As both a reader and a writer, it's the relationships between characters that has to resonate for me. As a romance author, trying to demonstrate romance is part of the process. Readers expect romantic moments. Lots of them.
What do you think of as a 'romantic' moment? Flowers and chocolate on Valentine's Day? A glittery something on your birthday? Flowers delivered every Friday?
For me, romantic means thoughtful. Doing something unexpected. Sure, a guy's going to be in deep yogurt if he forgets Valentine's Day, but it's the action that says "I'm thinking of you all on my own" that trips my heartbeat.
Is a Swiss Army knife a romantic present? Some would say no, but the circumstances, not the gift, define the romance. Years ago, I watched MacGyver. Hubby could take it or leave it, and it definitely wasn't a 'let's sit down and watch this together' sort of a show. I was vaguely aware that he'd come into the room, but didn't even turn my attention from the set. When Mac got out his trusty knife, I mumbled, "Why don't I have one of those?" So when I unwrapped my birthday present and found my very own "mini-MacGyver" (hubby wasn't sure I was ready for the real MacGyver version), I was thrilled. Not for the knife, but for the fact that he actually heard me, even when I wasn't staring right at him, and making a specific request.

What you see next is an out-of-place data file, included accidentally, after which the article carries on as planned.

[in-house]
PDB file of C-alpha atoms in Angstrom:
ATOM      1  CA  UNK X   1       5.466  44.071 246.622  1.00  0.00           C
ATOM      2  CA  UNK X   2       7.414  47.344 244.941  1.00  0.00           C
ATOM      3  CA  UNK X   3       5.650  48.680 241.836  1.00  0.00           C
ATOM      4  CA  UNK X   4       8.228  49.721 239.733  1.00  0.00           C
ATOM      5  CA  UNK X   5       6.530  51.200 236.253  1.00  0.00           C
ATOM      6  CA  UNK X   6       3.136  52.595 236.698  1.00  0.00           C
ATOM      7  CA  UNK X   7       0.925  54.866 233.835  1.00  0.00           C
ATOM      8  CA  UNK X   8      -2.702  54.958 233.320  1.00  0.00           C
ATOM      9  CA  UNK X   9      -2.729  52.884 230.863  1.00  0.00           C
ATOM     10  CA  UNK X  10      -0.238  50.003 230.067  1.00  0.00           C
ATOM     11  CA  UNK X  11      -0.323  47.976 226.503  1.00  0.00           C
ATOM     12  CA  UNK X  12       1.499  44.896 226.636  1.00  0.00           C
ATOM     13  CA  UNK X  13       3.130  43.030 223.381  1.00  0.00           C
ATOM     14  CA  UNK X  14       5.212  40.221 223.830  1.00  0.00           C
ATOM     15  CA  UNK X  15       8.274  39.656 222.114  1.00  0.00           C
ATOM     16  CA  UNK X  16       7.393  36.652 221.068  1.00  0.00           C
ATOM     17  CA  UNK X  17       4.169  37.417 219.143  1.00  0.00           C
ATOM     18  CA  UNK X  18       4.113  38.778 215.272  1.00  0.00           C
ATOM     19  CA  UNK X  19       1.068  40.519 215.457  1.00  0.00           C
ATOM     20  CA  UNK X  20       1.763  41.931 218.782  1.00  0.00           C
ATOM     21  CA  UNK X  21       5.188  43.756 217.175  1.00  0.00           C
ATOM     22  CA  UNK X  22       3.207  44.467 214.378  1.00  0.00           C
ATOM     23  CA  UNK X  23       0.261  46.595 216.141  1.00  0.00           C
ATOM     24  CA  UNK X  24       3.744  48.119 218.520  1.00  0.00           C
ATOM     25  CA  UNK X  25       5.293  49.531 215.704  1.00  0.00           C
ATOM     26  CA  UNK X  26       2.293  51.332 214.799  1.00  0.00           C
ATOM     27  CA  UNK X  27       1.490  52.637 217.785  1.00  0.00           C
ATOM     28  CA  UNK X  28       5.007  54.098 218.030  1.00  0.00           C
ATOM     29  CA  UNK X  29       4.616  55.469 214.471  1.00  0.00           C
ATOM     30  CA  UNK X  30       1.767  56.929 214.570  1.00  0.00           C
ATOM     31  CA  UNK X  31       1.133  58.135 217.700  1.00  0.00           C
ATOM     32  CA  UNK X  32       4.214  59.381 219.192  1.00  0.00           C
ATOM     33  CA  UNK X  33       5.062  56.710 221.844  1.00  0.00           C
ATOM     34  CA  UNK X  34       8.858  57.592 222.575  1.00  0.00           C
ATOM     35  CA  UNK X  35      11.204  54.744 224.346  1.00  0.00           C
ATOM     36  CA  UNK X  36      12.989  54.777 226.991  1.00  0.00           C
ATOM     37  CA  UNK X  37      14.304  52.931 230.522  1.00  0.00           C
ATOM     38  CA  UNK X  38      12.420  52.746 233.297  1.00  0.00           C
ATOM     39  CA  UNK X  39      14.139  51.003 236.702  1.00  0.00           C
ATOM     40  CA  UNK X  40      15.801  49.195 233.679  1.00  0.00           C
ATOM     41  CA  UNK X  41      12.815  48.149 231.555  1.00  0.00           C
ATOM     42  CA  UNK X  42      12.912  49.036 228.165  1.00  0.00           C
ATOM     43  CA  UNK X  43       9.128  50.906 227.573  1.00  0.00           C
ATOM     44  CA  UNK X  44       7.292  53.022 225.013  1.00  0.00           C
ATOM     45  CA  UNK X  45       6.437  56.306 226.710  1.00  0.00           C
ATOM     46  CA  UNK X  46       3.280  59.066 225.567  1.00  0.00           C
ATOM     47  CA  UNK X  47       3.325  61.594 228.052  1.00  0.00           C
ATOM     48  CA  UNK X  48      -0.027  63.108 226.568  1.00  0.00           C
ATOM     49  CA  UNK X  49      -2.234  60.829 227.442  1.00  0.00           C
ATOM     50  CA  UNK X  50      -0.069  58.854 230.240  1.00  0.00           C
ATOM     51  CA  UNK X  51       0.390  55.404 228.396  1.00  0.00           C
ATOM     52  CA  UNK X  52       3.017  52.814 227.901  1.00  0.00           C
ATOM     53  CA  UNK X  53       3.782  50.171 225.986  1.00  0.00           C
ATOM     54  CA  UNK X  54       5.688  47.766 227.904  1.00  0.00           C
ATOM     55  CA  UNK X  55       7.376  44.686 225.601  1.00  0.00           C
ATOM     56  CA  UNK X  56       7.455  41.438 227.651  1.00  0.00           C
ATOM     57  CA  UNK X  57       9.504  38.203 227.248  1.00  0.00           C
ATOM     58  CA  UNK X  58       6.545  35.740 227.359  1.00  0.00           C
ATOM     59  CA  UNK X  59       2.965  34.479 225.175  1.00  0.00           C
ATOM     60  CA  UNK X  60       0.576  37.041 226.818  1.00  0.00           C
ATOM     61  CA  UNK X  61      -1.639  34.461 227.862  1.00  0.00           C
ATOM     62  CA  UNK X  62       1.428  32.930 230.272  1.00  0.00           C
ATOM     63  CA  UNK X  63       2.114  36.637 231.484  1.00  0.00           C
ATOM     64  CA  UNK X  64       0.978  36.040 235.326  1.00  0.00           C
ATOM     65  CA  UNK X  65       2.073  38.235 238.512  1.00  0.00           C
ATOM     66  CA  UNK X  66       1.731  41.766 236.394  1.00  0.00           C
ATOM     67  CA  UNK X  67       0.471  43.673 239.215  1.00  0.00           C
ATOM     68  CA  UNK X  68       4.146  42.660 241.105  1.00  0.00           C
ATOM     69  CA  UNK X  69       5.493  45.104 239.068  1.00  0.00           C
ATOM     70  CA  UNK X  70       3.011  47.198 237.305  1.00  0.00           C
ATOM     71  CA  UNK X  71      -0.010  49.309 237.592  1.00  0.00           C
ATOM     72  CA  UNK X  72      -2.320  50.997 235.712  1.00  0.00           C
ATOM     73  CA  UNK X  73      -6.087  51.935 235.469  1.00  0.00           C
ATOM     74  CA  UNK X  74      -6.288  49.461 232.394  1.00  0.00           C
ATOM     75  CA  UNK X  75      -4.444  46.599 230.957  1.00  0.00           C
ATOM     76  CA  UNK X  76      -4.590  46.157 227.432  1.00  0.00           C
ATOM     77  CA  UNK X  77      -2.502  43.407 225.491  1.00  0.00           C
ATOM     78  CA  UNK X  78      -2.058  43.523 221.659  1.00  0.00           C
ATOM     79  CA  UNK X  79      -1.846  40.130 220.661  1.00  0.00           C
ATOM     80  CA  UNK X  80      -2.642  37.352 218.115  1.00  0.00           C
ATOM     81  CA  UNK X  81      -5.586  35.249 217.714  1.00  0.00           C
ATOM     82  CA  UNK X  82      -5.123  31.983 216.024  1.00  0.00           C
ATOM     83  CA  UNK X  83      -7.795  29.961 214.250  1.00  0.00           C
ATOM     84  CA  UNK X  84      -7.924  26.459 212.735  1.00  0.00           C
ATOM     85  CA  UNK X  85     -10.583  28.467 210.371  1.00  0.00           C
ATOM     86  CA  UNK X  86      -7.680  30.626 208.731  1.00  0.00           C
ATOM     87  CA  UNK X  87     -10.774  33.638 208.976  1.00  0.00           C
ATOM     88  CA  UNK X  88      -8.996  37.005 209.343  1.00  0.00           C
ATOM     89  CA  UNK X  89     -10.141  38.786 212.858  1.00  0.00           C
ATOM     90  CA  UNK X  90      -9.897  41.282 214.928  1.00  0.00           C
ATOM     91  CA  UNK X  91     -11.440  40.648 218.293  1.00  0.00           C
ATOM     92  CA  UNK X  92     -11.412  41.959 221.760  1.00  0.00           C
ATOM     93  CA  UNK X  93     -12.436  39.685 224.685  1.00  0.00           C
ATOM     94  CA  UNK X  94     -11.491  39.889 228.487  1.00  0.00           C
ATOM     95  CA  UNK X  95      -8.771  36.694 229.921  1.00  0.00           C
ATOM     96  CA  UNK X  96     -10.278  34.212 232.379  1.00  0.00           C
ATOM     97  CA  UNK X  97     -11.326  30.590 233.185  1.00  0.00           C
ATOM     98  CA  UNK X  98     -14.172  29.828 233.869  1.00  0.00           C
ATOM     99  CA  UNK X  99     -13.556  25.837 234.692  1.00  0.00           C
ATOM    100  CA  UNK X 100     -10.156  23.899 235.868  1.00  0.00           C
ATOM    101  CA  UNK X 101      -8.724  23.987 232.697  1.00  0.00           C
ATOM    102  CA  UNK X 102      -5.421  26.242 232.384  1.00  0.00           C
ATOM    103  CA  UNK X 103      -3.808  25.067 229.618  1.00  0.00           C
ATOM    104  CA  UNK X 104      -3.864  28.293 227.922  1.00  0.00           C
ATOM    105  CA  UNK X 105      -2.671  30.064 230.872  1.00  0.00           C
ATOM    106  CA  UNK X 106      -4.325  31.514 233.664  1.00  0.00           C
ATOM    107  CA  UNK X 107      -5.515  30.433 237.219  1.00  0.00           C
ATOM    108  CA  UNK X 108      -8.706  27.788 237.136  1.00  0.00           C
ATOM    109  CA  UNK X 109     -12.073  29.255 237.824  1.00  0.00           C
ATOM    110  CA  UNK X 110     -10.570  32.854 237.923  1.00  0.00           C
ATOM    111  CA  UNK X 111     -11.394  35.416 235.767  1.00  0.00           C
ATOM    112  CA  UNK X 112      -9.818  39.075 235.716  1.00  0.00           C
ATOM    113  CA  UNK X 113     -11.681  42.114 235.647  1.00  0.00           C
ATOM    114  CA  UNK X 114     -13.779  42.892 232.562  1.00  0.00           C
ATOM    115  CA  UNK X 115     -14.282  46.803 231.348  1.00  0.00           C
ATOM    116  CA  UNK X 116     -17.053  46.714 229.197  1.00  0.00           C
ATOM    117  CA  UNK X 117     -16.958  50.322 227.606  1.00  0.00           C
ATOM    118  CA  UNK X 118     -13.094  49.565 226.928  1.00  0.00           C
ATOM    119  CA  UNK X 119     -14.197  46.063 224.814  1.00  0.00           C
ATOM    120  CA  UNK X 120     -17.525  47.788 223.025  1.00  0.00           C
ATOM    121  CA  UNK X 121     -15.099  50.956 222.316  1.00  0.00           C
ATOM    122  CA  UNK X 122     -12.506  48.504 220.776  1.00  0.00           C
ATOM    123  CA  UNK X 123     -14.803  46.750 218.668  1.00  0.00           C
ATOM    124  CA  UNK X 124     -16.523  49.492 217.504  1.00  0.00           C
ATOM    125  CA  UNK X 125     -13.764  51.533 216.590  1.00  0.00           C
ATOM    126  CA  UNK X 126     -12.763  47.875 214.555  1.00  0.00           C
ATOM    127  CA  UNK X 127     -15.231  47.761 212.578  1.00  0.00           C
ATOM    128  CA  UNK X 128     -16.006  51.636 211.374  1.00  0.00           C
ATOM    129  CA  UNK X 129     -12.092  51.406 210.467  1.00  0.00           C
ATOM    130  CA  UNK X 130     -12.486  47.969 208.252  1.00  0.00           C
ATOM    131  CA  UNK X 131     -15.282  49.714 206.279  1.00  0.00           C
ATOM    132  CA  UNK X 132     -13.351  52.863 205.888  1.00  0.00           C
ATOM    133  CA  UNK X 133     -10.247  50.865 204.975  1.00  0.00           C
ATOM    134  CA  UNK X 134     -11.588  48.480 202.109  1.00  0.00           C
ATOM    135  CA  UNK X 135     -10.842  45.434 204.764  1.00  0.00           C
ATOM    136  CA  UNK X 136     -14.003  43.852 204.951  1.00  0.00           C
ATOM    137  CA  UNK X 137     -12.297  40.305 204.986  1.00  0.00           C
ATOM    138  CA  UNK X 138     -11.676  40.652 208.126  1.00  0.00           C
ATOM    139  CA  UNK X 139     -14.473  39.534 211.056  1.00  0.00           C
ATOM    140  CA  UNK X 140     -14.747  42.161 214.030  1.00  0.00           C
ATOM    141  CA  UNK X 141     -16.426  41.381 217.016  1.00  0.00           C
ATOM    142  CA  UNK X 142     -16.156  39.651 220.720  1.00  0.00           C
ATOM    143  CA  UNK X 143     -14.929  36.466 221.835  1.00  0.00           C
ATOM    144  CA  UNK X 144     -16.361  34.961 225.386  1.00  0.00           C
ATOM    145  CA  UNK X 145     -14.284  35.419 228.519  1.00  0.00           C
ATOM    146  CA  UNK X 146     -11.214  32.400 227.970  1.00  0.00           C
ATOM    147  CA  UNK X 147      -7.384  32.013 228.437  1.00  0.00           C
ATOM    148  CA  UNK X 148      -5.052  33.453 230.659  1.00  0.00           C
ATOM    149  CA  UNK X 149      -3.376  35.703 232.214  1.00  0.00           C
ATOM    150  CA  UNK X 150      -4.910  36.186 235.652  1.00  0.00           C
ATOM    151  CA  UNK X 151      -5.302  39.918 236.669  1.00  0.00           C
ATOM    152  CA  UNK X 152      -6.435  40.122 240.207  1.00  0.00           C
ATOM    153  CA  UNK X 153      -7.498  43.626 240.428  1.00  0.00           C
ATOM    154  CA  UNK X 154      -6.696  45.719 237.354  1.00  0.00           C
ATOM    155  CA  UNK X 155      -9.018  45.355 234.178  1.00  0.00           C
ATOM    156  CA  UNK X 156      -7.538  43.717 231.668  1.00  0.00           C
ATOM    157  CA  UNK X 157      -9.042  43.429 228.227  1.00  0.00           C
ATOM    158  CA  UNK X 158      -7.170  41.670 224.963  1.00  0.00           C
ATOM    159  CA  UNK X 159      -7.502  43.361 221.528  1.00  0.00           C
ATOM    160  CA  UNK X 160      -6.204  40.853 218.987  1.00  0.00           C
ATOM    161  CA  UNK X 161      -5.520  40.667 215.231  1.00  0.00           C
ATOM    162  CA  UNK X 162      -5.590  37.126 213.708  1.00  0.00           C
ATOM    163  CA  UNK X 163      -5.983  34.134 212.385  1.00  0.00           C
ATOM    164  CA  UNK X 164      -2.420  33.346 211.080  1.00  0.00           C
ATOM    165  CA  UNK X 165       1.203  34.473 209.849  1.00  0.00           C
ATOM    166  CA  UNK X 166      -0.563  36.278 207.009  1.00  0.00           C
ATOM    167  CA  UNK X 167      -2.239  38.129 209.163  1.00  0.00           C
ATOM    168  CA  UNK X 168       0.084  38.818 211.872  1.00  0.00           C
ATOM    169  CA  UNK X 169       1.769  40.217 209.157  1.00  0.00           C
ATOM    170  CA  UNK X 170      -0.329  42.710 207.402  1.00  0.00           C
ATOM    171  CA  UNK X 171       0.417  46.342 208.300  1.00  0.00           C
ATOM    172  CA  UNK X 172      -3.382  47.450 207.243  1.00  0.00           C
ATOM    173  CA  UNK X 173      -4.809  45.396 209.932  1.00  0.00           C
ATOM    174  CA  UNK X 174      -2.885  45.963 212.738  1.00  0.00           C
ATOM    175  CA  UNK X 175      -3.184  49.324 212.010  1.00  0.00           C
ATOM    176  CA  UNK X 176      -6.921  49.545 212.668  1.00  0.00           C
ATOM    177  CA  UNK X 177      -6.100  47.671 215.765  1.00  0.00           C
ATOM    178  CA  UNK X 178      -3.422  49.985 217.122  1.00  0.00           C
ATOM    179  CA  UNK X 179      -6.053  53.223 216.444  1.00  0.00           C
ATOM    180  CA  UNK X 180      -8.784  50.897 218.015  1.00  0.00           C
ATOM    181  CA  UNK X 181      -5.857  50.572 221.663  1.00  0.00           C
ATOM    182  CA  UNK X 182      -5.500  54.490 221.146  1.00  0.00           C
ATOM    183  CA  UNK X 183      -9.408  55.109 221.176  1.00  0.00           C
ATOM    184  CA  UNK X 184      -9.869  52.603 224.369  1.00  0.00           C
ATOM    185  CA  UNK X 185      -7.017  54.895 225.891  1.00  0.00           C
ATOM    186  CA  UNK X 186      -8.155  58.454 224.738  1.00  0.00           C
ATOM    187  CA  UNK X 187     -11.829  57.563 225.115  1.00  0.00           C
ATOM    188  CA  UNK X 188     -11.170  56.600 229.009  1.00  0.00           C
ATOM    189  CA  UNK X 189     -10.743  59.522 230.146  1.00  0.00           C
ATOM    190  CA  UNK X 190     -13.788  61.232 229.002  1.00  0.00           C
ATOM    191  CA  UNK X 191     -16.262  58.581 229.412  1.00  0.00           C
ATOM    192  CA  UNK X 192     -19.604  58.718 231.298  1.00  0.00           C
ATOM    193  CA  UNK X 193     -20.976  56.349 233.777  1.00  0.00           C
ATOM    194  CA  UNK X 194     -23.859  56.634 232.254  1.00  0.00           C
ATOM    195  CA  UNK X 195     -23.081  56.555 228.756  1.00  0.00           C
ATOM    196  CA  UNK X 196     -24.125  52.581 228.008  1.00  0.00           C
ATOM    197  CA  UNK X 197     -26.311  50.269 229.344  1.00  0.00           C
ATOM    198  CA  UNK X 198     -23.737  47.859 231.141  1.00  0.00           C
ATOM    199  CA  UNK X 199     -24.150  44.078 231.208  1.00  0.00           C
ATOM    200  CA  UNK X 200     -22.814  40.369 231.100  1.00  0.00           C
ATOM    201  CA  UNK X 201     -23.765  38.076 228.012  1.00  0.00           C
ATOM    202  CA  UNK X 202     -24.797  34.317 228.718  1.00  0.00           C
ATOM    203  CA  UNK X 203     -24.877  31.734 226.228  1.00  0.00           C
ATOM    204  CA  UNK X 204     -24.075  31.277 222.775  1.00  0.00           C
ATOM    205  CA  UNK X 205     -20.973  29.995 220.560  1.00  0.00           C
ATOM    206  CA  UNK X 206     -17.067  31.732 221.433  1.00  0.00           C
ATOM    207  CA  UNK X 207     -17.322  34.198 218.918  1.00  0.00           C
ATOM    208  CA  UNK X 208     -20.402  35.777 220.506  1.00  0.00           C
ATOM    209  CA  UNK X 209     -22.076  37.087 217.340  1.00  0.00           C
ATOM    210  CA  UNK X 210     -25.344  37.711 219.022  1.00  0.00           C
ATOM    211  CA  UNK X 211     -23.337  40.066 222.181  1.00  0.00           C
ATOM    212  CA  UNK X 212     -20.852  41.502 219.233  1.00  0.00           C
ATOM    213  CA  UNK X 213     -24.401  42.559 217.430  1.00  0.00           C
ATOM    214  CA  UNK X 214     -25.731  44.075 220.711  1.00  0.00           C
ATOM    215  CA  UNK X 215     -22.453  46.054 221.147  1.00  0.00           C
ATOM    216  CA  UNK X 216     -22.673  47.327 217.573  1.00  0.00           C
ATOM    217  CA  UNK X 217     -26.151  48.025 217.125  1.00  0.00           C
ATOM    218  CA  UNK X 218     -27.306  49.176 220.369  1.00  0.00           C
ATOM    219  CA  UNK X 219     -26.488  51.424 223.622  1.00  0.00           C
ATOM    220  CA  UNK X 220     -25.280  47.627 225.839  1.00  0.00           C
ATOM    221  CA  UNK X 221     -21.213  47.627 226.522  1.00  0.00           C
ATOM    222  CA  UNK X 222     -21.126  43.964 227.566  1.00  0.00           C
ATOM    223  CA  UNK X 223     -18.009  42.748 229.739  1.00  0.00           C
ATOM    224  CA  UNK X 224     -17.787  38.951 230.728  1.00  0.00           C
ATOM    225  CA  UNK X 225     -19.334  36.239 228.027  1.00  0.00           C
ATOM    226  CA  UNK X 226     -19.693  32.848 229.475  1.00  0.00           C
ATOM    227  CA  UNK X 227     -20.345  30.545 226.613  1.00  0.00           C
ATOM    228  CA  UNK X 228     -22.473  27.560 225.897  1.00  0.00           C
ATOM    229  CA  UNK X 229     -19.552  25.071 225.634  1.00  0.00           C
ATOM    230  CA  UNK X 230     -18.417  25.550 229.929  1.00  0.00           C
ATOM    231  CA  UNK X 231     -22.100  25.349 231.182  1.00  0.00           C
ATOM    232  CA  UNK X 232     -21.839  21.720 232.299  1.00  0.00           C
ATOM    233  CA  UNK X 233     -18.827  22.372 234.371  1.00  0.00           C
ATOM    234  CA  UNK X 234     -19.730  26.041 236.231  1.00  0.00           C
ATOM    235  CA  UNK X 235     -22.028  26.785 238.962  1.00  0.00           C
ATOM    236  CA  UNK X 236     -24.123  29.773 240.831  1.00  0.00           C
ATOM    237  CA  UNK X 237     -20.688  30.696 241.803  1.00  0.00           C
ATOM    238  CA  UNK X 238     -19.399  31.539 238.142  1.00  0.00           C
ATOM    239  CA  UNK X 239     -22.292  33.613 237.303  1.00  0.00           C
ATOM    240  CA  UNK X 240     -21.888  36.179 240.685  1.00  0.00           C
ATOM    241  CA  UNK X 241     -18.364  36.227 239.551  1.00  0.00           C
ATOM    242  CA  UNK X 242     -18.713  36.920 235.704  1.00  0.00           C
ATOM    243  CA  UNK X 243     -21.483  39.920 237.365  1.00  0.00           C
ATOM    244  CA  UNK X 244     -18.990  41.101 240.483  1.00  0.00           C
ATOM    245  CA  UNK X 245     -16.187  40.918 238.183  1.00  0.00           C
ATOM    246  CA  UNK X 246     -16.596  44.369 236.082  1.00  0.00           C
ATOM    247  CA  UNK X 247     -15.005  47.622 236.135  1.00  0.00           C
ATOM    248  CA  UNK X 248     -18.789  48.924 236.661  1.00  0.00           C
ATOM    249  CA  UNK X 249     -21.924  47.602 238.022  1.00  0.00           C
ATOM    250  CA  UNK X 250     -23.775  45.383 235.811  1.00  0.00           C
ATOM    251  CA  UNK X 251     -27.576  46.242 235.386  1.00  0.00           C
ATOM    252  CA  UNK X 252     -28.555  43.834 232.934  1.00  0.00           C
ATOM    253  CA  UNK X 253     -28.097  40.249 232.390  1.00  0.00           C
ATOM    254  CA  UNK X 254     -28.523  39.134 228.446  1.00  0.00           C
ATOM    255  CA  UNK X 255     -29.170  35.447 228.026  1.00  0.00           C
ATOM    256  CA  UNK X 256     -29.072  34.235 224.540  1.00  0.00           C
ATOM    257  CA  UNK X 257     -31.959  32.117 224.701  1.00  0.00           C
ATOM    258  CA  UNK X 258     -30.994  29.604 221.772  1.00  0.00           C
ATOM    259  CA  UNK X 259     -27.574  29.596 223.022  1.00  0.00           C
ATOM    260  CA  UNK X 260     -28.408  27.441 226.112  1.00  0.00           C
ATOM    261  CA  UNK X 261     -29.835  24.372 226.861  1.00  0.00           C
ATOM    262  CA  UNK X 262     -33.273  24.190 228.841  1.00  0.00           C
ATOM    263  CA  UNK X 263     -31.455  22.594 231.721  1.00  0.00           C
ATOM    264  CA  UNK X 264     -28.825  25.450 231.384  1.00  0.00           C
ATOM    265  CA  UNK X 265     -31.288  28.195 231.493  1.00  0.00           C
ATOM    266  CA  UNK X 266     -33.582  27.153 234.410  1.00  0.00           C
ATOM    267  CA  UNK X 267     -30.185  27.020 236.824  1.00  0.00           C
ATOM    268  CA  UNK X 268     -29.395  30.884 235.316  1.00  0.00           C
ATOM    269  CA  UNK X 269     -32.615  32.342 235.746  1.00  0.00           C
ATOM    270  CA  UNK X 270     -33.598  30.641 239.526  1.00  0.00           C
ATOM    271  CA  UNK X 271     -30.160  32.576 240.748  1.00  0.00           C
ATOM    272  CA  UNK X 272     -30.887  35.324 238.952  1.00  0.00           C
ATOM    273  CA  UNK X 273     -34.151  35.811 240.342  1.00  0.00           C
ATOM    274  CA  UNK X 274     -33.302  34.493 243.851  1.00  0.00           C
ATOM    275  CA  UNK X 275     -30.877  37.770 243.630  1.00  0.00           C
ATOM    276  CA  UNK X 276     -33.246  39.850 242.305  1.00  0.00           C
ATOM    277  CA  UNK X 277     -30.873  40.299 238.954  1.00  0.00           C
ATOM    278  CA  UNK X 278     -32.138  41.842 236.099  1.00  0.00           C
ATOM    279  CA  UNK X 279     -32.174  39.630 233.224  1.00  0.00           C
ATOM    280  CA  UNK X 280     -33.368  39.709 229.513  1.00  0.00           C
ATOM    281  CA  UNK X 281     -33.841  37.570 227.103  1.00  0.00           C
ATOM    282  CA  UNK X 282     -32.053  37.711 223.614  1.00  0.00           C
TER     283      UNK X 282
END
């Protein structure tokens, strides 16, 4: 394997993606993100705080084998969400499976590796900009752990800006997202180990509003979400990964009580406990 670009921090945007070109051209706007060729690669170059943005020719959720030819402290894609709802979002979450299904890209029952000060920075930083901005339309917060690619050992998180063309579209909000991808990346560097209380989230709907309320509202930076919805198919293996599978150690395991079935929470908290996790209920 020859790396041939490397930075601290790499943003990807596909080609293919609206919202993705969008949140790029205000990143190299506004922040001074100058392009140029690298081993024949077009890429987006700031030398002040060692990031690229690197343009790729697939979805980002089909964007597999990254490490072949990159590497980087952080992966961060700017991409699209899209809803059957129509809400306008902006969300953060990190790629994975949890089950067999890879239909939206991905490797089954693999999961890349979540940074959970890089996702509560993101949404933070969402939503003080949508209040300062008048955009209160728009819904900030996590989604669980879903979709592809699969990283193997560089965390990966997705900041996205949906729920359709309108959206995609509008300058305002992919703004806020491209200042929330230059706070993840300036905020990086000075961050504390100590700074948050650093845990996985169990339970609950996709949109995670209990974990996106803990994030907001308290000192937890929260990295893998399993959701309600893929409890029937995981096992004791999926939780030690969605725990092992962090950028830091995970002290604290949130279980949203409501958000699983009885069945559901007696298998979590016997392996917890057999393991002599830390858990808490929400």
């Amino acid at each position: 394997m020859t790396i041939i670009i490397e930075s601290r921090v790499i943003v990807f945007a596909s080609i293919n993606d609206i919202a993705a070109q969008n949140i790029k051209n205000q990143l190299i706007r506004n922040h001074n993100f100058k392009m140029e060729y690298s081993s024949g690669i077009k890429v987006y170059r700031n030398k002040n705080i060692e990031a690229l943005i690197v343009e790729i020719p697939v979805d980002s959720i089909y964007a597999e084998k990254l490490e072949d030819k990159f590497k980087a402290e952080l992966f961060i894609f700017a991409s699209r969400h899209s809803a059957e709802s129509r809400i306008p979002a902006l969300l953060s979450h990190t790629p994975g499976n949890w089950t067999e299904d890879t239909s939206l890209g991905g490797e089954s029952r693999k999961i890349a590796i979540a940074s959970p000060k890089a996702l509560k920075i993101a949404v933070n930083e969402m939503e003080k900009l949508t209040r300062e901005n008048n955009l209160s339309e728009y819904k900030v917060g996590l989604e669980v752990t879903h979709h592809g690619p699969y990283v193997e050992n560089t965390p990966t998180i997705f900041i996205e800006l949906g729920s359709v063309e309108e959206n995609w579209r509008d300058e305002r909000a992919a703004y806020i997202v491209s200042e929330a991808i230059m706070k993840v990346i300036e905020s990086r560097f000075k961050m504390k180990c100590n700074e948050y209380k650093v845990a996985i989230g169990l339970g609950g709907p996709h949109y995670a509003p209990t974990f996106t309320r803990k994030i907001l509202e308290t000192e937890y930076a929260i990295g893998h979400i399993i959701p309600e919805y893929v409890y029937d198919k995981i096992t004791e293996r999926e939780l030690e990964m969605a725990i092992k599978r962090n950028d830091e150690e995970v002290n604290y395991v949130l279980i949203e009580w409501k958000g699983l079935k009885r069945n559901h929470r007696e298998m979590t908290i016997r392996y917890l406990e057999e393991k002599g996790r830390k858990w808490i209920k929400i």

Sometimes the gifts can be glittery – such as the time when hubby and one of our daughters were out for dinner. Afterward, as we walked through the strip mall toward our car, I decided to look in the jewelry store. Hubby was definitely against it, but daughter and I pointed out things we liked while hubby grumbled. The next week was Valentine's Day, and daughter and I each received one of the, "that's nice" pieces.
Other things that say romance to me:
Hubby saying, "You're working hard, how about if I take over washing the dishes and one baby feeding every day". Bonus points for it being the 2 AM feeding.
Hubby poking his head into my office where I'm busy typing away, and saying, "Dinner will be ready in 20 minutes."
Coming back from the Y and finding the bed made.
Hubby saying, "I'm making eggs, should I cook some for you?"
Note: leaving the dirty frying pan on the stove 'in case you wanted to have eggs' is NOT thoughtful and romantic.
If we have to ask, it's not romantic. If those Friday flowers are because you (or your secretary) has a standing order at the florist, it's not romantic. If, however, you bring home flowers for no reason other than, "You looked sad when you had to throw out the last ones," then that IS romantic.
Causes Terry Odell Supports
Pro Literacy Worldwide, The Nature Conservancy, The Adult Literacy League, The Leukemia & Lymphoma Society